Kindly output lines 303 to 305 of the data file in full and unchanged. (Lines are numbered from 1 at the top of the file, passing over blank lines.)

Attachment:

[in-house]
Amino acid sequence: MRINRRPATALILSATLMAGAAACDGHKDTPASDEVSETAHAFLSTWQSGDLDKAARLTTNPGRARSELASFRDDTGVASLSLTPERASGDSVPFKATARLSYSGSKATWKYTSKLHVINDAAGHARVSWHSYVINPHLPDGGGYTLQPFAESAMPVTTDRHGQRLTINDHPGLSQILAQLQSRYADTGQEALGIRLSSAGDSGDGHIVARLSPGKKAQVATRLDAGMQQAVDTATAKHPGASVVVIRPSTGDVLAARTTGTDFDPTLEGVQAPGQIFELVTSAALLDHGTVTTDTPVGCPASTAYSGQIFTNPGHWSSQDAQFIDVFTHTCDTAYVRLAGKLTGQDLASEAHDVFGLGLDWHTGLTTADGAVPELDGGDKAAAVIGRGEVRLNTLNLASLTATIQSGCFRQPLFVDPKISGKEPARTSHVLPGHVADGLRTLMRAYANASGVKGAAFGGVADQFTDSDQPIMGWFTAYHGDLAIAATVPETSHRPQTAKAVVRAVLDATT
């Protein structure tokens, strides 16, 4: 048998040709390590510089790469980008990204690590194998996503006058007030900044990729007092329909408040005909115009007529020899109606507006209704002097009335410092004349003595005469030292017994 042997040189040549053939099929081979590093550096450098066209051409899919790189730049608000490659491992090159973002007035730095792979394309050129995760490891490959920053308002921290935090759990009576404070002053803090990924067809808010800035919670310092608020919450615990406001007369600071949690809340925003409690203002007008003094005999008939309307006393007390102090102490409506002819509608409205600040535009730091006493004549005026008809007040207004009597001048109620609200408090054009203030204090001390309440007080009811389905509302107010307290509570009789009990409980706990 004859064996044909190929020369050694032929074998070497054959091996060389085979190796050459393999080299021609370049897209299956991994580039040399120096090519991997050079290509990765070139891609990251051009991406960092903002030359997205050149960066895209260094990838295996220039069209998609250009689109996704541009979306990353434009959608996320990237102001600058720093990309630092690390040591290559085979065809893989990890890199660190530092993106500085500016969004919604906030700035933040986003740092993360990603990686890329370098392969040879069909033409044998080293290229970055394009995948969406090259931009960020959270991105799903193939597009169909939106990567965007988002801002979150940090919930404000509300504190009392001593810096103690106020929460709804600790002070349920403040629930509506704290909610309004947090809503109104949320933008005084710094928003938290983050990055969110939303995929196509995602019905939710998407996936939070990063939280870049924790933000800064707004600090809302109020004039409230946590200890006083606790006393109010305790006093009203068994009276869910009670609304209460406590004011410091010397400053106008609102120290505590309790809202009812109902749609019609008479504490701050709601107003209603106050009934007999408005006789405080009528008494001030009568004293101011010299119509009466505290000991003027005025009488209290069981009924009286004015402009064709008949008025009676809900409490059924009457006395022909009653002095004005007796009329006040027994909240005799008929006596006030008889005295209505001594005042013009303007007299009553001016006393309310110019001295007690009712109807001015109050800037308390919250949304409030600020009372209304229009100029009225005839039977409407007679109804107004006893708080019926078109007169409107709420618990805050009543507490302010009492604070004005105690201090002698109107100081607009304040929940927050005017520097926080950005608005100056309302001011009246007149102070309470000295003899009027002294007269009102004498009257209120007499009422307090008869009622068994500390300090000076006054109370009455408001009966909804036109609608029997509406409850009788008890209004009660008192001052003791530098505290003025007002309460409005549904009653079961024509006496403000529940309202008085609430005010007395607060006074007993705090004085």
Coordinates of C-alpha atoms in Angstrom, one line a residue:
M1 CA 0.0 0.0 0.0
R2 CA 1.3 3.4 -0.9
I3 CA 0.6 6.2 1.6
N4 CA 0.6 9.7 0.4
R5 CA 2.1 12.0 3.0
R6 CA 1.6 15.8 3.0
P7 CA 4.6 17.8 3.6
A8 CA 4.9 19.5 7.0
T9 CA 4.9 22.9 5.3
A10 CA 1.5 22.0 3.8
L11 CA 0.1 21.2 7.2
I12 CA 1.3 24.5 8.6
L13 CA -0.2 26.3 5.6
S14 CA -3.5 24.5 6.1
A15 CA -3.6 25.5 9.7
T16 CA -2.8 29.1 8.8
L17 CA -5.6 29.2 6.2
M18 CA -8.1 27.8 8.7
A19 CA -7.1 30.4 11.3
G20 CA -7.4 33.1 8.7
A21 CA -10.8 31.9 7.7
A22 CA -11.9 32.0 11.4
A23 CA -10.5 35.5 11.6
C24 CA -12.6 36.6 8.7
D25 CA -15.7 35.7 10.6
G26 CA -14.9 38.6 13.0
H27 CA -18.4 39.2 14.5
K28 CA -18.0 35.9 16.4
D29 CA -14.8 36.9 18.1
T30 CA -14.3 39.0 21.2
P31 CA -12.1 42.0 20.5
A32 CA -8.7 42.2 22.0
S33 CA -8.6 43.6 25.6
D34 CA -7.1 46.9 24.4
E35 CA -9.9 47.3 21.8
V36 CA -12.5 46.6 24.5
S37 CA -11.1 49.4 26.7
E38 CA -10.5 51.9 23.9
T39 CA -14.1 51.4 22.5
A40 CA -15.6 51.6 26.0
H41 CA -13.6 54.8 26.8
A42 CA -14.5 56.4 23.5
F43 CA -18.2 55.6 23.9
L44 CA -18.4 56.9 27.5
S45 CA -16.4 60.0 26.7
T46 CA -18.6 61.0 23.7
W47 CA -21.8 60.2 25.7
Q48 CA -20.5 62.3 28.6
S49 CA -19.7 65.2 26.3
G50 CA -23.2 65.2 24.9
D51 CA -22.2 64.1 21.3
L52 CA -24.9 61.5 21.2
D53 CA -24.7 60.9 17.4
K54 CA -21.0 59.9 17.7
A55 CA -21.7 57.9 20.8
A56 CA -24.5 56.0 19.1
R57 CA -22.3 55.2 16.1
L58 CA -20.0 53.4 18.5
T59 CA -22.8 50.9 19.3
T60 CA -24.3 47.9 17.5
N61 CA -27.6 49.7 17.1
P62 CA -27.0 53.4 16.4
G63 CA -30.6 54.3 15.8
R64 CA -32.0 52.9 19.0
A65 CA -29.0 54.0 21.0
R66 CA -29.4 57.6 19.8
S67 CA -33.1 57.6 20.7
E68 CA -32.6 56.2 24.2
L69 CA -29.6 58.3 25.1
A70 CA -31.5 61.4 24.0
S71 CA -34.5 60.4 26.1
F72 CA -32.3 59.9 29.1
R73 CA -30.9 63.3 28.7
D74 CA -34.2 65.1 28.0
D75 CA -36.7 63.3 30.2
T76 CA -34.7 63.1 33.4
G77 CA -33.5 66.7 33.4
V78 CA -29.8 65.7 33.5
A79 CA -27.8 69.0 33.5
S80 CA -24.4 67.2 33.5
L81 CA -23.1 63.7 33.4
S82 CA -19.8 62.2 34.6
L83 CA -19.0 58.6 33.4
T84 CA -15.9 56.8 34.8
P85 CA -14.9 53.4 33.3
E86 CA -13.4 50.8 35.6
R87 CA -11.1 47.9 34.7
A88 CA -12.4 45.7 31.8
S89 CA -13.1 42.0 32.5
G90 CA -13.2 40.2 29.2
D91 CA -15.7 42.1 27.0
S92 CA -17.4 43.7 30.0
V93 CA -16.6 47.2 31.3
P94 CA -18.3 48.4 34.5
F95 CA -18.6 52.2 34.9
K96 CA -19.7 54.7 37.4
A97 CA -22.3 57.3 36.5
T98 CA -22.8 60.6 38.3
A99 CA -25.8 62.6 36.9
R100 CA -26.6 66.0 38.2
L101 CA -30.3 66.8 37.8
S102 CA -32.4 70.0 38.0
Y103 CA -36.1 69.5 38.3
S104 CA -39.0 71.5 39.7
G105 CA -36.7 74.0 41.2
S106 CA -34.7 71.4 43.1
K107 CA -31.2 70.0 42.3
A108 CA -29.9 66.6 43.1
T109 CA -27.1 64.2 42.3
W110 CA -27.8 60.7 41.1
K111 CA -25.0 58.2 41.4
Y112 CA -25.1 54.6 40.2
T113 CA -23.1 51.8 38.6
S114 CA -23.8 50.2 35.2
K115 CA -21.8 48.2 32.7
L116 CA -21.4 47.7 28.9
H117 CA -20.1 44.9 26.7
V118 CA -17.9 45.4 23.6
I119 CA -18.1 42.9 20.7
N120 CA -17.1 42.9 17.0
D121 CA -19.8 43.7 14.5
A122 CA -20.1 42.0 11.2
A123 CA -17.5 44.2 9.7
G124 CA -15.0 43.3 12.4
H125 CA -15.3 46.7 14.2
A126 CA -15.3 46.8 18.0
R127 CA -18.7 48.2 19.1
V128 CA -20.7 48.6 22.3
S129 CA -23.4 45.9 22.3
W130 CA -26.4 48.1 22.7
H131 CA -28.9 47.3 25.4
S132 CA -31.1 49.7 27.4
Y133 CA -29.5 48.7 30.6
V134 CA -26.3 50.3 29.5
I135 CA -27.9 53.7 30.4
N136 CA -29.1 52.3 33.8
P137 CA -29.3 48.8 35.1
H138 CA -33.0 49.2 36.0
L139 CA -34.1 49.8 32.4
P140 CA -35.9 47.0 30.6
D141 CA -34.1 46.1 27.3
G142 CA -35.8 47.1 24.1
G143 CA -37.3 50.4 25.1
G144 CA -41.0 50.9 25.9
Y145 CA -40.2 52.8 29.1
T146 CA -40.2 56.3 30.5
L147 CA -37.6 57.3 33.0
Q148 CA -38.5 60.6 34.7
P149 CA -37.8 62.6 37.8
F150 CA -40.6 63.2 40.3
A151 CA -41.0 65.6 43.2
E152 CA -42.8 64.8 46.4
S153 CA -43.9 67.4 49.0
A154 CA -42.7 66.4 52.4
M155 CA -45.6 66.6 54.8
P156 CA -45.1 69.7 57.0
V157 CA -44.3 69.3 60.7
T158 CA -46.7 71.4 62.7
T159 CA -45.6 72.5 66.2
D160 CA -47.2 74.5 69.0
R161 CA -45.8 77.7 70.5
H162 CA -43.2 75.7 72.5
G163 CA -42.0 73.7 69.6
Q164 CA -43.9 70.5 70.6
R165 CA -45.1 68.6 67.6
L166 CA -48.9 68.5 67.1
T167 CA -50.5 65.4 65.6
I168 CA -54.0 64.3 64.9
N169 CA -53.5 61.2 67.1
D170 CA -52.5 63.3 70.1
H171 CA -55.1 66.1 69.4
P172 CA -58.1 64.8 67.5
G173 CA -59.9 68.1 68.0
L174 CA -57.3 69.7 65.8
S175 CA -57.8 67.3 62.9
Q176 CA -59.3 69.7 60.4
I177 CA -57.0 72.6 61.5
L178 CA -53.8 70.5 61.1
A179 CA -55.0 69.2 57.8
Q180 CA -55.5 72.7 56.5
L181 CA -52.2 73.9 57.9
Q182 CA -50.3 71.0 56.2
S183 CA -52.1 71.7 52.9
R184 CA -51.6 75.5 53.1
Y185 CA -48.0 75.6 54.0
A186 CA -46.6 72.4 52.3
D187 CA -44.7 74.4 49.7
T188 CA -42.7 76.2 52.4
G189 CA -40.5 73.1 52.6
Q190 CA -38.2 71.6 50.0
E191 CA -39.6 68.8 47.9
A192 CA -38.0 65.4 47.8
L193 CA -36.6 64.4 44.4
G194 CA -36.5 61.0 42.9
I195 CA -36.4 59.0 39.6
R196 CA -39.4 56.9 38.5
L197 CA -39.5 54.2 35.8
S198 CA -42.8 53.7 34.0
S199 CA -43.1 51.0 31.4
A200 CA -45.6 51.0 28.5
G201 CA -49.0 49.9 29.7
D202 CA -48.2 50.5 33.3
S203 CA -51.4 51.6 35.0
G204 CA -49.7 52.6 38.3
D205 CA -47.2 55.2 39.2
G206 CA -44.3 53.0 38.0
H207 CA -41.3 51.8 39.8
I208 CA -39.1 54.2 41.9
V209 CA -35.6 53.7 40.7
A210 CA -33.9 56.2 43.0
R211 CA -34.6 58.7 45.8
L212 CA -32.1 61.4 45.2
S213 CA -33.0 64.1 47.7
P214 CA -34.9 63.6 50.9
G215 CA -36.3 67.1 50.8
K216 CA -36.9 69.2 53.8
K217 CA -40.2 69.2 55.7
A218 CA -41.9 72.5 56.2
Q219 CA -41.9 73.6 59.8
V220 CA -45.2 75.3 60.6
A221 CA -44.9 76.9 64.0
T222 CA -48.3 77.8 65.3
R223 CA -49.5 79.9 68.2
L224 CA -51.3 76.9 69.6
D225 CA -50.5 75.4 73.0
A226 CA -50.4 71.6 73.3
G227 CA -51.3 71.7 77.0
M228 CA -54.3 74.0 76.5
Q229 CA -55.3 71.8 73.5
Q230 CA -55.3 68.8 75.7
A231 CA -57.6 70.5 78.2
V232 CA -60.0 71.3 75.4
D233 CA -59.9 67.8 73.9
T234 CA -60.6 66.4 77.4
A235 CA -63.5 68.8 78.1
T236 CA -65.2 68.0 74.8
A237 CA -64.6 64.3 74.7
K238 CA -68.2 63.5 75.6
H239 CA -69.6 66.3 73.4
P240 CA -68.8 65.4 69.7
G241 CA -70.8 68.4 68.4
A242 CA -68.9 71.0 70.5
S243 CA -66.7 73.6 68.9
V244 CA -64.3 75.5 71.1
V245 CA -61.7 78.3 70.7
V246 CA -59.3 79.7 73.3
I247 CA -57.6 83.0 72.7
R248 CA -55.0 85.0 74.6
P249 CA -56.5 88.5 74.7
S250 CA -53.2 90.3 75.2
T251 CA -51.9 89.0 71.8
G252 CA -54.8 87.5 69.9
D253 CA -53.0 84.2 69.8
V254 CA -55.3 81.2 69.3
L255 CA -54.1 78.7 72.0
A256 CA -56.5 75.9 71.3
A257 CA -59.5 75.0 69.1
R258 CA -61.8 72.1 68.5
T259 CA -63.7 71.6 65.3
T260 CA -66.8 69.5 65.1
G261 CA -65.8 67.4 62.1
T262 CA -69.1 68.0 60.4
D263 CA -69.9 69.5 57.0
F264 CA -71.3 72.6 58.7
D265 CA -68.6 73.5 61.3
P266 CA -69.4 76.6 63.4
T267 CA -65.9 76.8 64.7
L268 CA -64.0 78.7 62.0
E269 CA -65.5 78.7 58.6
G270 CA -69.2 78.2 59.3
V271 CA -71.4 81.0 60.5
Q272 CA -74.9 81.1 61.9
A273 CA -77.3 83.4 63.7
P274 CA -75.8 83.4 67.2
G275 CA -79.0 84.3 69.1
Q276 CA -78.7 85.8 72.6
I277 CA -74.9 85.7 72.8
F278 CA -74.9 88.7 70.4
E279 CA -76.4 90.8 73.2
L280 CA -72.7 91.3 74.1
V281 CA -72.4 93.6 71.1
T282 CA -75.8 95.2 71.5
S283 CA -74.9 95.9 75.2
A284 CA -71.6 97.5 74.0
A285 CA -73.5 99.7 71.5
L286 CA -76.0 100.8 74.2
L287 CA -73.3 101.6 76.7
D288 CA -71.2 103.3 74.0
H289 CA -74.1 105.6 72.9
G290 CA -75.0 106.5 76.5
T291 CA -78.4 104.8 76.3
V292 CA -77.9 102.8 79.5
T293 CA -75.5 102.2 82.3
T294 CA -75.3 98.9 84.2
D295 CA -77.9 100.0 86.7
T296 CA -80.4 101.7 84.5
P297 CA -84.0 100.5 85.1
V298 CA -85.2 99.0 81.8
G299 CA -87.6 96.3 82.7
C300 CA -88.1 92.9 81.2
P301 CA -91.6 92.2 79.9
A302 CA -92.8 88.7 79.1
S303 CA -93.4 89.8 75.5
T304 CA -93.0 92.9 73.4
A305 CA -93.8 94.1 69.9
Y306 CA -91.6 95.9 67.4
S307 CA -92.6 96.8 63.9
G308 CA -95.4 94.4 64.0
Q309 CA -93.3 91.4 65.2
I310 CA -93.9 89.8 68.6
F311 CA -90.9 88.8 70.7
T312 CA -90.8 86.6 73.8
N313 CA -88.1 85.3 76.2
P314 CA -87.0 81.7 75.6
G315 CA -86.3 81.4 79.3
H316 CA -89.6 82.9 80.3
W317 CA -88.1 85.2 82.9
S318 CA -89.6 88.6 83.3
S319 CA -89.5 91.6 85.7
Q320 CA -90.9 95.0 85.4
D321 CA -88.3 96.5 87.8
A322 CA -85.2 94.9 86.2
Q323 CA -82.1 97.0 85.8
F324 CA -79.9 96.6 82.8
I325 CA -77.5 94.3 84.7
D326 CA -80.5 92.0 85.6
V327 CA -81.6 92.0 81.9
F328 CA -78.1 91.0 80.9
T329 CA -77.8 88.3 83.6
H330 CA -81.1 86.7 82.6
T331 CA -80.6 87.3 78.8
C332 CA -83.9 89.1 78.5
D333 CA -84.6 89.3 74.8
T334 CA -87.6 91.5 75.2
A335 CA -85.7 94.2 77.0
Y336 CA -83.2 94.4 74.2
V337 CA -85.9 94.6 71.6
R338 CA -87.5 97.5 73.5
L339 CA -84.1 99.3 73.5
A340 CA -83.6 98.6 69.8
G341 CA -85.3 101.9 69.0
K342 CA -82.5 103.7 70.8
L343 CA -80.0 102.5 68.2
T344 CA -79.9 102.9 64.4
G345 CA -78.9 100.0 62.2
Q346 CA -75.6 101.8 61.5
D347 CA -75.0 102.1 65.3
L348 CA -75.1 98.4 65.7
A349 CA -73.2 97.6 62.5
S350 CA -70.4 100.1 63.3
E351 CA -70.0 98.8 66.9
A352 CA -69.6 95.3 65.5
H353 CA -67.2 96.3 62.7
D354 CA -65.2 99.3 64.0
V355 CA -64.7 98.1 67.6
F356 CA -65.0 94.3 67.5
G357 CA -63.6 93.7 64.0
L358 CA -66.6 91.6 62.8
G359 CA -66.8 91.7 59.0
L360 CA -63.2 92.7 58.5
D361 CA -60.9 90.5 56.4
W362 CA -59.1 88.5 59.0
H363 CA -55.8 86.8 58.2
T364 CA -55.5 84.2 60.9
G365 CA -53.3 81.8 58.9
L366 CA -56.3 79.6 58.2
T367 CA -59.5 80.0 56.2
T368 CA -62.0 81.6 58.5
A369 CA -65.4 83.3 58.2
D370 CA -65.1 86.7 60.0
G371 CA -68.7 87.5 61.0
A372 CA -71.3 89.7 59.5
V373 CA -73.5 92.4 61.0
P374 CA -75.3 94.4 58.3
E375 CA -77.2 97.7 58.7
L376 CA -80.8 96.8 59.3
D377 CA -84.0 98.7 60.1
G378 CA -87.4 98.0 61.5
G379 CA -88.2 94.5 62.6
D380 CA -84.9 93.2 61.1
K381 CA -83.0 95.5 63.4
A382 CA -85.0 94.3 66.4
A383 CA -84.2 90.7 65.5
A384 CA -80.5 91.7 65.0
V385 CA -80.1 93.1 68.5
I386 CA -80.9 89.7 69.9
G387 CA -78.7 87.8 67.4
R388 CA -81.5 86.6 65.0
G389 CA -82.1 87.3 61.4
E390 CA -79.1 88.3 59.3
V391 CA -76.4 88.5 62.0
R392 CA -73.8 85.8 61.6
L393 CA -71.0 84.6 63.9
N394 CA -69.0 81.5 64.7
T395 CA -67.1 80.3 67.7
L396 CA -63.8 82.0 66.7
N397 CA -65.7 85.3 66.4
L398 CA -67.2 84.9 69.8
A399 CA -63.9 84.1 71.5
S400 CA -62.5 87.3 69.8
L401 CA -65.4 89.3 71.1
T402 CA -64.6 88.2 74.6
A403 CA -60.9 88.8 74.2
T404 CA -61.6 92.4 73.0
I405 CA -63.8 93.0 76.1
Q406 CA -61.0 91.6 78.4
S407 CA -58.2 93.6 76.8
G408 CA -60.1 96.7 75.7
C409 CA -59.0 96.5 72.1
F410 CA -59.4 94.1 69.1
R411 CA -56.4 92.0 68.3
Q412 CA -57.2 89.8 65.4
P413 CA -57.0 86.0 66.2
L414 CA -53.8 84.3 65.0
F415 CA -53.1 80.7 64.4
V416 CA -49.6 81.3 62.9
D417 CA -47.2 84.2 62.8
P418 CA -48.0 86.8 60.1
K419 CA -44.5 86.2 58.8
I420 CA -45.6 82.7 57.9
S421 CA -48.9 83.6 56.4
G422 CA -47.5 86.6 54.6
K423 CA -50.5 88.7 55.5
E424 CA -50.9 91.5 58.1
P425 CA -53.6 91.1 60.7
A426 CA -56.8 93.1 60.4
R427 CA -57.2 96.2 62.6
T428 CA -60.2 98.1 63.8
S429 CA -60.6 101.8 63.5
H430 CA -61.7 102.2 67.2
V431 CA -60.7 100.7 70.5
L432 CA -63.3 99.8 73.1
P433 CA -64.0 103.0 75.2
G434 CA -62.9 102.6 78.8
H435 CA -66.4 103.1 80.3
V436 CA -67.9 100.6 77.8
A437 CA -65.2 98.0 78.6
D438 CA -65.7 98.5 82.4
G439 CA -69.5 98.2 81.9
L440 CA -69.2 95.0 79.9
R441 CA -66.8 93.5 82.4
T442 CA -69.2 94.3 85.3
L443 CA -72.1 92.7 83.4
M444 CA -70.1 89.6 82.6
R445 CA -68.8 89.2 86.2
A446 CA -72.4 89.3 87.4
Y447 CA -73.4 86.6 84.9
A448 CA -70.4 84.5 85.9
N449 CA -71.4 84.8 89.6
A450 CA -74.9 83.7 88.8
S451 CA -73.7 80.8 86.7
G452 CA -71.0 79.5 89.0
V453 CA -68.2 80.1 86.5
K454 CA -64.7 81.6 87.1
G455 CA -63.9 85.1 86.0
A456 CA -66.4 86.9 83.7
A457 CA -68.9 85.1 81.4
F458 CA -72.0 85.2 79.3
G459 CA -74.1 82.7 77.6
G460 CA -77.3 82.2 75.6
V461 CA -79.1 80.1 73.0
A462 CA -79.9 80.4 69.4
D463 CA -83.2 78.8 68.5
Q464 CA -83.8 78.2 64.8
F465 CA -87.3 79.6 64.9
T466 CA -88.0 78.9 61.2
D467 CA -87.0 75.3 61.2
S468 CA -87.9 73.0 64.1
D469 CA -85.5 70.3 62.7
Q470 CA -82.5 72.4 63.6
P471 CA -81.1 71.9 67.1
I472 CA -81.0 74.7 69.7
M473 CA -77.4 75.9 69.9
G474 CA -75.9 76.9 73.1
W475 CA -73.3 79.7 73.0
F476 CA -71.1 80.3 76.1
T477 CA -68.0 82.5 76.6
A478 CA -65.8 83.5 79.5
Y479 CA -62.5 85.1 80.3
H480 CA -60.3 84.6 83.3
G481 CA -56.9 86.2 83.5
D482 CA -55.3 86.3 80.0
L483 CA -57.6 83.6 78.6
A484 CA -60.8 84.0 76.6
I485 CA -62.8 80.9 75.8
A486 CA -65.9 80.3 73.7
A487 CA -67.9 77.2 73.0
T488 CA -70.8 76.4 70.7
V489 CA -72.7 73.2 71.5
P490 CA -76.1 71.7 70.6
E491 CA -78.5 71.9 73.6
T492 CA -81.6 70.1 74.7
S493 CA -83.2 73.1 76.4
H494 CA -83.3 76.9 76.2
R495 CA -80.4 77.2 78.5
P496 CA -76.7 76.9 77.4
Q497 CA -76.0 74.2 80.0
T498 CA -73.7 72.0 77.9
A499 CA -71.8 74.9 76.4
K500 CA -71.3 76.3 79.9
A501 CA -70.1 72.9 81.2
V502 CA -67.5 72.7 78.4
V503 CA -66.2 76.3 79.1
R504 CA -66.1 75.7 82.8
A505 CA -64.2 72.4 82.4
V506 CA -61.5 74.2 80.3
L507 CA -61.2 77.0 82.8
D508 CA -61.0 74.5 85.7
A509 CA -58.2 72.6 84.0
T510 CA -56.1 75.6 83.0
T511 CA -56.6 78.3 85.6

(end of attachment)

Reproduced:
G299 CA -87.6 96.3 82.7
C300 CA -88.1 92.9 81.2
P301 CA -91.6 92.2 79.9